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Problem List Click on a Problem number to jump to the slide. Click on Return to Problem List to select a different Problem. Chapter 1 Concept Review 5 Concept Review 8 Concept Review 11. Chapter 2 Problem 2 Problem 6 Problem 12 Problem 19. Chapter 3 Problem 5 Problem 7 Problem 9

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## Chapter 6 Problem 3 Problem 5 Problem 6 Problem 12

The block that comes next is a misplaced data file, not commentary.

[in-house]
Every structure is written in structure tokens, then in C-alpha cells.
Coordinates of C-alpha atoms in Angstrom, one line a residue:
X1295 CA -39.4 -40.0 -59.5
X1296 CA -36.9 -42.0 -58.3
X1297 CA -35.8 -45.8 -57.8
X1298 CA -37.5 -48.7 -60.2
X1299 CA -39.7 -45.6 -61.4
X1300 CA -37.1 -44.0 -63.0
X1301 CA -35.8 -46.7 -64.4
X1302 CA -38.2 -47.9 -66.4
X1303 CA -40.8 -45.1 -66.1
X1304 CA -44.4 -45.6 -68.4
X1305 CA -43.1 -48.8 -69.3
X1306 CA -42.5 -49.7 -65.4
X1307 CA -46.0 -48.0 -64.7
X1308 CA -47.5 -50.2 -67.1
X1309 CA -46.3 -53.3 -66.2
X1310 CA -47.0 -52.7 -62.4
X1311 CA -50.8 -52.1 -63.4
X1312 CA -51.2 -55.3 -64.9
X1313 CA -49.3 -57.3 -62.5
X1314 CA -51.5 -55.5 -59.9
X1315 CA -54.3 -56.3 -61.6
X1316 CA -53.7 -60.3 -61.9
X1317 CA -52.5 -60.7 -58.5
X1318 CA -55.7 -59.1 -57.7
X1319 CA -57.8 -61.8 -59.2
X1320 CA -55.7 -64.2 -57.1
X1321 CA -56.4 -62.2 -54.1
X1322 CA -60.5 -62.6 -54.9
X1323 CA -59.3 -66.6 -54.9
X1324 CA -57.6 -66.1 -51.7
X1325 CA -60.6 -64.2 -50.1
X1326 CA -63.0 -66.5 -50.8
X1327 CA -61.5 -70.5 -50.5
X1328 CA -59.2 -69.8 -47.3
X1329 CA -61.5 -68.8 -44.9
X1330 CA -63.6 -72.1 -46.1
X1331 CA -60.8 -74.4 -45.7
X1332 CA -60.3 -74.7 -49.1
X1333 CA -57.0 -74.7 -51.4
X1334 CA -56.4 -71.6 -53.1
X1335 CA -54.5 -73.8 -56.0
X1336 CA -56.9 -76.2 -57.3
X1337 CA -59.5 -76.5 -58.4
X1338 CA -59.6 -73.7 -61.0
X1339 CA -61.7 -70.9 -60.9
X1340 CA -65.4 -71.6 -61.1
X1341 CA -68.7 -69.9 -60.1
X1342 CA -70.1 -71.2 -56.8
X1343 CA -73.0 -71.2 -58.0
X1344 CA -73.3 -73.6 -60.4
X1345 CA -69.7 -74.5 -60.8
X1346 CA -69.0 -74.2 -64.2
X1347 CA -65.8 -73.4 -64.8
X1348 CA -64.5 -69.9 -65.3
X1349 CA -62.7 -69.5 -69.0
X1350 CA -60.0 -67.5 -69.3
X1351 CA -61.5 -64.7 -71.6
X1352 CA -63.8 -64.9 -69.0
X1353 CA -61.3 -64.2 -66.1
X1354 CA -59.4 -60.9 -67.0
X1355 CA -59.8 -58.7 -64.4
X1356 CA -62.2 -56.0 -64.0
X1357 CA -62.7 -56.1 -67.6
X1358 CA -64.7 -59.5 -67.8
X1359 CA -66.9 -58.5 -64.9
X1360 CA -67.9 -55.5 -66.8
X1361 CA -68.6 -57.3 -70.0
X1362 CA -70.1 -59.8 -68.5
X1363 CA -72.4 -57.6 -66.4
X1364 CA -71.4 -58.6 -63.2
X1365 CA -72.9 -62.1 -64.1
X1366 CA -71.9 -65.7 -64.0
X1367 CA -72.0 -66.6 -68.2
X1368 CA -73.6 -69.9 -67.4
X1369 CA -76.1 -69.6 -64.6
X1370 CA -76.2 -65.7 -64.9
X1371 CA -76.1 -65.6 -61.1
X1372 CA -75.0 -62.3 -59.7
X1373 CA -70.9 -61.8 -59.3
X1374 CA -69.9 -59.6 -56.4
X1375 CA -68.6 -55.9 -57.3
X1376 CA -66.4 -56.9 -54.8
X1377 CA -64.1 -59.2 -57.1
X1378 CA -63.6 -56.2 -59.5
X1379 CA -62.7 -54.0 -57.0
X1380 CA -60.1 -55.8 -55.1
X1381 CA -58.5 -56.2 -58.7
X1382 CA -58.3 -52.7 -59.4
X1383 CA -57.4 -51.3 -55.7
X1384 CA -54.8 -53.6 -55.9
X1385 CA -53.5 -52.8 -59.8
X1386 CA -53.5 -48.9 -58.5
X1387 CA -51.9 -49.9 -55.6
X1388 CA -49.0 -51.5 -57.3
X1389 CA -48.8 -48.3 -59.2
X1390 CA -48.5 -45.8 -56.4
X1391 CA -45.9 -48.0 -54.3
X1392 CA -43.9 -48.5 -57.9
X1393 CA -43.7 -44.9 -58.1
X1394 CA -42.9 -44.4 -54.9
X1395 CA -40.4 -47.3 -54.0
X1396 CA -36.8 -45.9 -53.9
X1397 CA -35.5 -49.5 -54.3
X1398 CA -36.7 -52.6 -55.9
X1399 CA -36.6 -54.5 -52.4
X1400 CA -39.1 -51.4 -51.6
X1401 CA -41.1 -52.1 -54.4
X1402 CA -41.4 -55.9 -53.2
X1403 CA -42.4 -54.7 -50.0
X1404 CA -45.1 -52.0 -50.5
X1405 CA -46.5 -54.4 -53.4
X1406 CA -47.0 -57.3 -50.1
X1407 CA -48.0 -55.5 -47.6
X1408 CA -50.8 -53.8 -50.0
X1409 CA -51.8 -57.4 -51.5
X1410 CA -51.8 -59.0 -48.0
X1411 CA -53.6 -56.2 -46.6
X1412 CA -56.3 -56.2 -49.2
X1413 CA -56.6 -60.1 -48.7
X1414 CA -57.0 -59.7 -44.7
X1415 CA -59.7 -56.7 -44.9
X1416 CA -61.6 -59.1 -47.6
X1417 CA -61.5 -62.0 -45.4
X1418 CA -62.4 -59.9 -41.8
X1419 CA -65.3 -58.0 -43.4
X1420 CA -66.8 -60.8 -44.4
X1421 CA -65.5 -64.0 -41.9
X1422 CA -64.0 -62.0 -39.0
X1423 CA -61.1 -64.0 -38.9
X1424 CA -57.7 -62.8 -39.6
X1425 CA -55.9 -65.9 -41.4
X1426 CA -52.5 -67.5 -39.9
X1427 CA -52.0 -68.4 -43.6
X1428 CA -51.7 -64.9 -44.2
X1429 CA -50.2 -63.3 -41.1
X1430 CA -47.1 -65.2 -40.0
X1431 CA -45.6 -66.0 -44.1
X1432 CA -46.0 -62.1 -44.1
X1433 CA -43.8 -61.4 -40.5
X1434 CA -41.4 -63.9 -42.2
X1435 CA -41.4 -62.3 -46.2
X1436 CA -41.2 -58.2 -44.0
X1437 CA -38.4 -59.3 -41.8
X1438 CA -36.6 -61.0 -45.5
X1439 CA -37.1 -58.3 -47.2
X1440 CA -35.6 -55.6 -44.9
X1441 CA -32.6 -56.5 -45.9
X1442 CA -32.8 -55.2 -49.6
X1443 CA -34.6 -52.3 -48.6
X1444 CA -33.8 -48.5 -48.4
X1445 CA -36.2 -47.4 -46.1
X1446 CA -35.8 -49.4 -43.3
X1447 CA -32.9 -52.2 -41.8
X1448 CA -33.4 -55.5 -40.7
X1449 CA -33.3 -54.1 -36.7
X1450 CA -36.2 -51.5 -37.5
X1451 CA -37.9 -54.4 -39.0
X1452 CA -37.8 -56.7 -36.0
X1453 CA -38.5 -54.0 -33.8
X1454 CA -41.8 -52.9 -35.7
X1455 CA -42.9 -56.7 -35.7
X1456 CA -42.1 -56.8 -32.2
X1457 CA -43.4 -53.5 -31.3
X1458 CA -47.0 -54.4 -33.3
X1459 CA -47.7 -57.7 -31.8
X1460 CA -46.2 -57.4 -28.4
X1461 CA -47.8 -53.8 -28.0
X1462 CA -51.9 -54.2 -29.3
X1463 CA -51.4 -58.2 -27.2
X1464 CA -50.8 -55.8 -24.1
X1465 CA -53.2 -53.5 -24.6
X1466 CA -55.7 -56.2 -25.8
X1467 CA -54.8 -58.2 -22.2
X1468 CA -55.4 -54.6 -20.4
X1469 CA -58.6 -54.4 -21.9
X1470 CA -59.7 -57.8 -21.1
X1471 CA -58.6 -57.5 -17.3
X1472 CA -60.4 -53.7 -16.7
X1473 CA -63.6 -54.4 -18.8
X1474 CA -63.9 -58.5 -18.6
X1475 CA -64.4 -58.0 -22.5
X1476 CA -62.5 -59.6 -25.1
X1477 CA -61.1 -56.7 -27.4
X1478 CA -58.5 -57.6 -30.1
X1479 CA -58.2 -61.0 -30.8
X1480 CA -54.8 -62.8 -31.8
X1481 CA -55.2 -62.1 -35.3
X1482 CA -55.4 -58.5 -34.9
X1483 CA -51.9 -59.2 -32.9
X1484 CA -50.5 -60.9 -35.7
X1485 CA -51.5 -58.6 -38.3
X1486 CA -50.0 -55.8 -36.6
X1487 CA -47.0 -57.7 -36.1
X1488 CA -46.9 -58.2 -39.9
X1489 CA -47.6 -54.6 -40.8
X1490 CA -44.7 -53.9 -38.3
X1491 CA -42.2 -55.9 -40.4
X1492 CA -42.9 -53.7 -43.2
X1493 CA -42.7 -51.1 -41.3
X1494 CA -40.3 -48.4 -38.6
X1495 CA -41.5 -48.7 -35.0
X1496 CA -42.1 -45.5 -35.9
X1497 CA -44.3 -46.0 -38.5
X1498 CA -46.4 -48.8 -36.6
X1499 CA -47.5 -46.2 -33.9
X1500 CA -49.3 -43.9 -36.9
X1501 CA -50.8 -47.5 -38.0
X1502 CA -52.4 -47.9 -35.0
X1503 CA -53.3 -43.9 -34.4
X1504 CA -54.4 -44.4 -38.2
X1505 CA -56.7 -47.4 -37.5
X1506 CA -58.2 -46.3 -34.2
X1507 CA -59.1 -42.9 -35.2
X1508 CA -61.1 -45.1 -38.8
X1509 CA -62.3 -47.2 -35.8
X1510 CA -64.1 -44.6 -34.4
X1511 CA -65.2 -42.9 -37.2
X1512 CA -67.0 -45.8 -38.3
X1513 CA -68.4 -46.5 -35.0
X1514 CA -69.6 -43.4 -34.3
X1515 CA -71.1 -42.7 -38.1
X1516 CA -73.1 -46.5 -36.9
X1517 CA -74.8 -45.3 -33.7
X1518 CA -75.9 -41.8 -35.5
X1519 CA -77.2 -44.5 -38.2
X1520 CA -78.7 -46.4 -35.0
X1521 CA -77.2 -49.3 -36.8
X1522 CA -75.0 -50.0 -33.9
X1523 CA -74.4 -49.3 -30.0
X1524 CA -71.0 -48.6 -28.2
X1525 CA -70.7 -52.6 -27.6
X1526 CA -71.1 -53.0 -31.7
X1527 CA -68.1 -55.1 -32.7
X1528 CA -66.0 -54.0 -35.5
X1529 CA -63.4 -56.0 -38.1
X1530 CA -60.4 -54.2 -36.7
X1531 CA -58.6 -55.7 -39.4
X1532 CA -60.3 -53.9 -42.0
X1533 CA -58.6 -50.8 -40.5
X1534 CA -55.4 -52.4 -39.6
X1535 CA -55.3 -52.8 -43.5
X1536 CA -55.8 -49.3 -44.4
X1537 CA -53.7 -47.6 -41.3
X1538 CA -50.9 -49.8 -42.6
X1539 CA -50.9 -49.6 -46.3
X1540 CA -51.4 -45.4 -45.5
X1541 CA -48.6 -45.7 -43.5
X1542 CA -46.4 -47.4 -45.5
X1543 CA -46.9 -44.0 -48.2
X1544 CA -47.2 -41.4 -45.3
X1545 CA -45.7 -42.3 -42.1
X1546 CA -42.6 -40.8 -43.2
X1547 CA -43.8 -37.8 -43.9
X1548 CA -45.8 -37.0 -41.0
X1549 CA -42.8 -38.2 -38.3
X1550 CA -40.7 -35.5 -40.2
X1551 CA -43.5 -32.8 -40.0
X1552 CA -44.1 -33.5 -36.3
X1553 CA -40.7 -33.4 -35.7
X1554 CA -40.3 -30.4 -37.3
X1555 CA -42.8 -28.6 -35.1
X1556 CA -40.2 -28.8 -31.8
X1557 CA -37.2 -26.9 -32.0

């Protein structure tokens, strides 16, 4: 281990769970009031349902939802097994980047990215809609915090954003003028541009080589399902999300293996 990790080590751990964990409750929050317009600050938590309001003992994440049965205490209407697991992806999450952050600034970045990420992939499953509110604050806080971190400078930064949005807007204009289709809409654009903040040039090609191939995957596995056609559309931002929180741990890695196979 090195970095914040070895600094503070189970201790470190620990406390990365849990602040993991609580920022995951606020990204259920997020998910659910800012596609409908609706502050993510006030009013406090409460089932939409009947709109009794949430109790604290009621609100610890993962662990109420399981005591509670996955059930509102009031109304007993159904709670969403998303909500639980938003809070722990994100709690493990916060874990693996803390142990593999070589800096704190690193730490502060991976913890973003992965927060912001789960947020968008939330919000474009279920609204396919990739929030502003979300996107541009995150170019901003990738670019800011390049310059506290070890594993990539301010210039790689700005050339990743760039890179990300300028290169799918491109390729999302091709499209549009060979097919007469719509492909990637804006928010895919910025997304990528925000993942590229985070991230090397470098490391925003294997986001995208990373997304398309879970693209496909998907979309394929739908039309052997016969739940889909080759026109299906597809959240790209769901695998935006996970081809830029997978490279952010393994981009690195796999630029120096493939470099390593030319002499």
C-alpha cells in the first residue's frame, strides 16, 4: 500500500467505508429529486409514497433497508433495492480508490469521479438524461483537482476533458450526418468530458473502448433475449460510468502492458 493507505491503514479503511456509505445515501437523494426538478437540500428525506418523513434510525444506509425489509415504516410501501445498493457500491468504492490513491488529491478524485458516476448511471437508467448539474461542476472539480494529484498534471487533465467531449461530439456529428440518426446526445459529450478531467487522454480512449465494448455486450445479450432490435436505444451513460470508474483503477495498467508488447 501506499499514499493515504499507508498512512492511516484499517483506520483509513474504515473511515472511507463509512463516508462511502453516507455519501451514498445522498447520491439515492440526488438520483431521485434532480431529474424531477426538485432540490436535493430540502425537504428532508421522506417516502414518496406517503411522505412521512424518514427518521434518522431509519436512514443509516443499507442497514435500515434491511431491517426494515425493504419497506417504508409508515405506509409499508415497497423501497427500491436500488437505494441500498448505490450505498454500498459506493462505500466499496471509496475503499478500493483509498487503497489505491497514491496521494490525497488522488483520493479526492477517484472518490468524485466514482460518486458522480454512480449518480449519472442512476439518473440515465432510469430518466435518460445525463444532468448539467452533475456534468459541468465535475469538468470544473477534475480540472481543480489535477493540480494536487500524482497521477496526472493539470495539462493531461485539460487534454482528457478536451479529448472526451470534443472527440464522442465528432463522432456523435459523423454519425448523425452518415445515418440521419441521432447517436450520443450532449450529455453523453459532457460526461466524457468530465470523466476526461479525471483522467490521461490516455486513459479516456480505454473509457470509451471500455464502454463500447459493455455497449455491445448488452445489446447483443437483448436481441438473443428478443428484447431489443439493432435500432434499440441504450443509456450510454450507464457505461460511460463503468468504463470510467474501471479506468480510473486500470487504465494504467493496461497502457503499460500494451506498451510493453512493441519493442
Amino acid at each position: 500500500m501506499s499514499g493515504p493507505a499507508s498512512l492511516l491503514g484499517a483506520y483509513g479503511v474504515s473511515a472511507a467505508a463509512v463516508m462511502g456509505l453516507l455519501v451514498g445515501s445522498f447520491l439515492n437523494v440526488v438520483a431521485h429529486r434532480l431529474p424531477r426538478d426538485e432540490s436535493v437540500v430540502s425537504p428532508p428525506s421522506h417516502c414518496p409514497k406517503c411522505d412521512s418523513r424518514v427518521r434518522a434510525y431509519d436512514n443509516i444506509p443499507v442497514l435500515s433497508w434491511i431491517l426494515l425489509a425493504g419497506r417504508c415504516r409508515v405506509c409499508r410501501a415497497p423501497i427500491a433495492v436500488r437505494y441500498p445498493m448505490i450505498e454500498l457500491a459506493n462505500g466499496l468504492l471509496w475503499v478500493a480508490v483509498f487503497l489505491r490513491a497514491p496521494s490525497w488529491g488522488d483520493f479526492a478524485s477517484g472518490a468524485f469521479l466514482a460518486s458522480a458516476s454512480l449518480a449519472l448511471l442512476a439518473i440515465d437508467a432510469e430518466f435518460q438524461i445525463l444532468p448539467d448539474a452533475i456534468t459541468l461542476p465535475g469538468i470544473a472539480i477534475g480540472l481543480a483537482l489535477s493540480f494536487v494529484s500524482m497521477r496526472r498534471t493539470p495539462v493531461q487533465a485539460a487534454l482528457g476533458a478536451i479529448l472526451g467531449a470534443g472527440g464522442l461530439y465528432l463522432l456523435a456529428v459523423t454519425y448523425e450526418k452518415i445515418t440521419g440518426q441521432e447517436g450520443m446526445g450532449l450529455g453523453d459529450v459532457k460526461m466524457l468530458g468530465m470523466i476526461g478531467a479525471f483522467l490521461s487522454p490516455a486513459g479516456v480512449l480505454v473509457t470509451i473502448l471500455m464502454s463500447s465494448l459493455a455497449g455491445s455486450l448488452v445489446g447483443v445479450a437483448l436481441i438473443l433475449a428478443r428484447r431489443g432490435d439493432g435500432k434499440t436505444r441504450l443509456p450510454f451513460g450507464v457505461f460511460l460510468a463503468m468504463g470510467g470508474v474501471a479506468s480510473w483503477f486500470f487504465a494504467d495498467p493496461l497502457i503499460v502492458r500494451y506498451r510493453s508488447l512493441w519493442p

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**Problem ListClick on a Problem number to jump to the slide.**Click on Return to Problem List to select a different Problem. Chapter 1 Concept Review 5 Concept Review 8 Concept Review 11 Chapter 2 Problem 2 Problem 6 Problem 12 Problem 19 Chapter 3 Problem 5 Problem 7 Problem 9 Problem 25 Chapter 4 Problem 8 Problem 11 Problem 12 Problem 18 Chapter 5 Problem 5 Problem 7 Problem 9 Problem 14 Chapter 6 Problem 3 Problem 5 Problem 6 Problem 12**Essentials**of Corporate Finance Ross Westerfield Jordan Third Edition**Chapter**1 Introduction to Financial Management**Concept Review 1-5**What goals should always motivate the actions of the firm’s financial manager? To maximize the current market value (share price) of the equity of the firm (whether it’s publicly traded or not). Return to Problem List**Concept Review 1-8**What does it mean when we say the the New York Stock Exchange is an auction market? How are auction markets different from dealer markets? What kind of market is Nasdaq? In auction markets like the NYSE, brokers and agents meet at a physical location (the exchange) to buy and sell their assets. Dealer markets like Nasdaq consist of dealers operating at dispersed locales who buy and sell assets themselves, usually communicating with other dealers either electronically or literally over-the-counter. Return to Problem List**Concept Review 1-11**Would our goal of maximizing the value of stock be different if we were thinking about financial management in a foreign country? Why or why not? The goal will be the same, but the best course of action toward that goal may require adjustments due to different social, political, and economic climates. Return to Problem List**Chapter**2 Financial Statements, Taxes, and Cash Flow**Taco Swell, Inc., has sales of $375,000, costs of $195,000,**depreciation expense of $25,000, interest expense of $16,000 and a tax rate of 35 percent. What is the net income for this firm? Problem 2-2**Sales $375,000**Costs 195,000 Depreciation 25,000 EBIT 155,000 Interest 16,000 Taxable income 139,000 Taxes (35%) 48,650 Net income $ 90,350 Return to Problem List**The Gonas Co. had $245,000 in 2000 taxable income. Using the**tax rates from Table 2.3 in the chapter, calculate the the company’s 2000 income taxes. Taxes = 0.15 ($50,000) + 0.25 ($25,000) + 0.34 ($25,000K) + 0.39 ($245,000 – 100,000K) Taxes = $78,800 Problem 2-6 Return to Problem List**Problem 2-12**The December 31,1999, balance sheet of Pearl Jelly, Inc., showed $300,000 in the common stock account and $4.6 million in the additional paid-in surplus account. The December 31,2000 balance sheet showed $350,000 and $5.0 million in the same two account, respectively. If the company paid out $100,000 in cash dividends during 2000, what was cash flow to stockholders for the year?**CFS = Dividends paid – Net new equity**CFS = $100,000 – [(Commonend + APISend) – (Commonbeg + APISbeg)] CFS = $100,000 – [($350,000 + $5M) – ($300,000 + $4.6M)] CFS = $100,000 – [$5.35M – $4.9M] CFS = –$350,000 Return to Problem List**During 2000, Belyk Paving Co. had sales of $2,000,000. Cost**of goods sold, administrative and selling expenses, and depreciation expenses were $1,200,000, $300,000, and $400,000, respectively. In addition, the company had interest expense of $150,000 and a tax rate of 35 percent. (Ignore any tax loss carry-back or carry-forward provisions.)a. What is Belyk’s net income for 2000?b. What is its operating cash flow?c. Explain your results in (a) and (b). Problem 2-19**a.**Sales $2,000,000 Cost of goods sold 1,200,000 Other expenses 300,000 Depreciation 400,000 EBIT 100,000 Interest 150,000 Taxable income ($50,000) Taxes (35%) 0 Net income ( $50,000)**b.**OCF = EBIT + Depreciation – Taxes OCF = $100,000 + 400,000 – 0 OCF = $500,000 c. Net income was negative because of the tax deductibility of depreciation and interest expense. However, the actual cash flow from operations was positive because depreciation is a non-cash expense and interest is a financing, not an operating, expense. Return to Problem List**Chapter**3 Working with Financial Statements**Problem 3-5**Walker’s Cay Charters, Inc. has a total debt ratio of .28. What is its debt-equity ratio? What is its equity multiplier? Total debt ratio = .28 = TD/TA = TD/(TD + E) solving for D/E: .28(TD + E) = TD .28E = .72TD TD/E = .28/.72 = .39 Equity multiplier = 1 + D/E = 1.39 Return to Problem List**Problem 3-7**If Roten Rooters, Inc., has an equity multiplier of 1.90, total asset turnover of 1.30, and a profit margin of 14 percent, what is ROE? ROE = (PM)(TAT)(EM) ROE = (.14)(1.30)(1.9) ROE = .3458 or 34.58% Return to Problem List**Problem 3-9**For the past year, BDJ, Inc., had a cost of goods sold of $9,541. At the end of the year, the accounts payable balance was $1,800. How long on average did it take the company to pay off its suppliers during the year? What might a large value for this ratio imply? Payables turnover = COGS/Payables Payables turnover = $9,451 / $1,800 Payables turnover = 5.30 times Days’ sales in payables = 365 days / Payables turnover Days’ sales in payables = 365 / 5.30 = 68.86 days**The company left its bills to suppliers outstanding for**68.86 days on average. A large value for this ratio could imply that either (1) the company is having liquidity problems, making it difficult to pay off its short-term obligations, or (2) that the company has successfully negotiated lenient credit terms from its suppliers. Return to Problem List**Problem 3-25**Bob’s Billiards has total assets of $10,000,000, and a total asset turnover of 3.2 times. If the return on assets is 10%, what is Bob’s profit margin? TAT = Sales/TA = 3.2 = Sales/$10,000,00 Sales = $32,000,000 ROA = NI/TA = .10 = NI/$10,000,000 NI = $1,000,000**Profit margin = NI/Sales**Profit margin = $1,000,000/$32,000,000 Profit margin = .0313 or 3.13% Return to Problem List**Chapter**4 Introduction to Valuation: The Time Value of Money**You are offered an investment that requires you to put up**$10,000 today in exchange for $50,000 15 years from now. What is the annual rate of return on this investment? FV = $50,000 = $10,000(1 + r)15 $50,000/$10,000 = (1 + r)15 ($50,000/$10,000)1/15 – 1 = r r = .1133 or 11.33% Problem 4-8 Return to Problem List**You have just received notification that you have won the $2**million first prize in the Millennium Lottery. However, the prize will be awarded on your 100th birthday (assuming you’re around to collect), 80 years from now. What is the present value of your windfall if the appropriate discount rate is 14 percent PV = FV / (1 + r)t PV = $2,000,000 / (1 + .14)80 PV = $56.06 Problem 4-11 Return to Problem List**Your coin collection contains 50 1952 silver dollars. If**your parents purchased them for their face value when they were new, how much will you collection be worth when you retire in 2050, assuming that they appreciate at a 3.5 percent annual rate? FV = PV(1 + r)t FV = $50(1 + .035)98 FV = $50(29.1175) FV = $1,455.88 Problem 4-12 Return to Problem List**Problem 4-18**You have just made your first $2,000 contribution to your individual retirement account. Assuming that you earn an 11 percent rate of return and make no additional contributions, what will your account be worth when you retire in 45 years? What if you wait 10 years before contributing? (Does this suggest a retirement strategy?)**FV = PV(1 + r)t**Deposit now: FV = $2,000(1 + .11)45 = $2,000(109.5302) FV = $219,060.48 Wait 10 years: FV = $2,000(1 + .11)35 = $2,000(38.57485) FV = $77,149.70 START SAVING EARLY!!!! Return to Problem List**Chapter**5 Discounted Cash Flow Valuation**Problem 5-5**If you put up $10,000 today in exchange for an 8.5 percent, 12-year annuity, what will the annual cash flows be? PVA = C{[1 – 1/(1+r)t]/r} $10,000 = C [1 – 1/1.08512]/.085 $10,000 = C (7.34469) C= $1,361.53 Return to Problem List**Problem 5-7**If you deposit $2,000 at the end of each of the next 20 years into an account paying 9.5 percent interest, how much money will you have in the account in 20 years? How much will you have if you make deposits for 40 years? Deposit for 20 years: FVA = C [(1 + r)t – 1]/r FVA = $2,000[(1.095)20 – 1]/.095 FVA = $2,000(54.1222) FVA = $108,244.47**Deposit for 40 years:**FVA = C [(1 + r)t – 1]/r FVA = $2,000[(1.095)40 – 1]/.095 FVA = $2,000(386.51999) FVA = $770,039.98 Return to Problem List**Problem 5-9**Biktimirov’s Bank offers you a $25,000, seven-year term loan at 12 percent annual interest. What will your annual loan payments be? PVA = C{[1 – 1/(1+r)t]/r} $25,000 = C [1 – 1/1.127]/.12 $25,000 = C (4.56376) C= $5,477.94 Return to Problem List**Problem 5-14**First National Bank charges 10.5 percent compounded quarterly on its business loans. First United Bank charges 10.6 percent compounded semiannually. As a potential borrower, which bank would you go to for a new loan? EAR = (1 + Quoted rate/m)m– 1 First National Bank EAR = (1 + .105/4)4 – 1 = .1092 or 10.92 % First United Bank EAR = (1 + .106/2)2 – 1 = .1088 or 10.88 % Return to Problem List**Chapter**6 Interest Rates and Bond Valuation**Problem 6-3**ULJ, Inc., has 7 percent coupon bonds on the market that have 12 years left to maturity. The bonds make annual payments. If the YTM on these bonds is 8 percent, what is the current bond price? P = $1,000/(1+r)t + C{[1 – 1/(1+r)t]/r} P = $1,000/(1.08)12 + $70[(1 – 1/1.0812)/.08] P = $1,000/(2.51817) + $70(7.53608) P = $924.64 Return to Problem List**Problem 6-5**Merton Enterprises has bonds on the market making annual payments, with 13 years to maturity, and selling for $850. At this price, the bonds yield 8.2 percent. What must the coupon rate be on Merton’s bonds? P = $1000/(1+r)t + C{[1 – 1/(1+r)t]/r} $850 = $1,000/(1.082)13 + C [(1 – 1/1.08213)/.082] $491.04 = C(7.81757) C = $62.81 $62.81/$1,000 = .0628 or 6.28% Return to Problem List**Problem 6-6**Mullineaux Co. issued 11-year bonds one year ago at a coupon rate of 8.25 percent. The bonds make semiannual payments. If the YTM on these bonds is 9.2 percent, what is the current bond price? P = $1000/(1+r)t + C{[1 – 1/(1+r)t]/r} P = $1,000/(1.046)20 + $41.25[(1 – 1/1.04620)/.046] P = $1,000/(2.45829) + $41.25(12.89595) P = $938.74 Return to Problem List**Problem 6-12**Say you own an asset that had a total return last year of 12 percent. If the inflation rate last year was 6 percent, what was your real return? (1 + R) = (1 + r)(1 + h) (1 + .14) = (1 + r)(1 + .06) 1.0755 = 1 + r r = .0755 or 7.55% Return to Problem List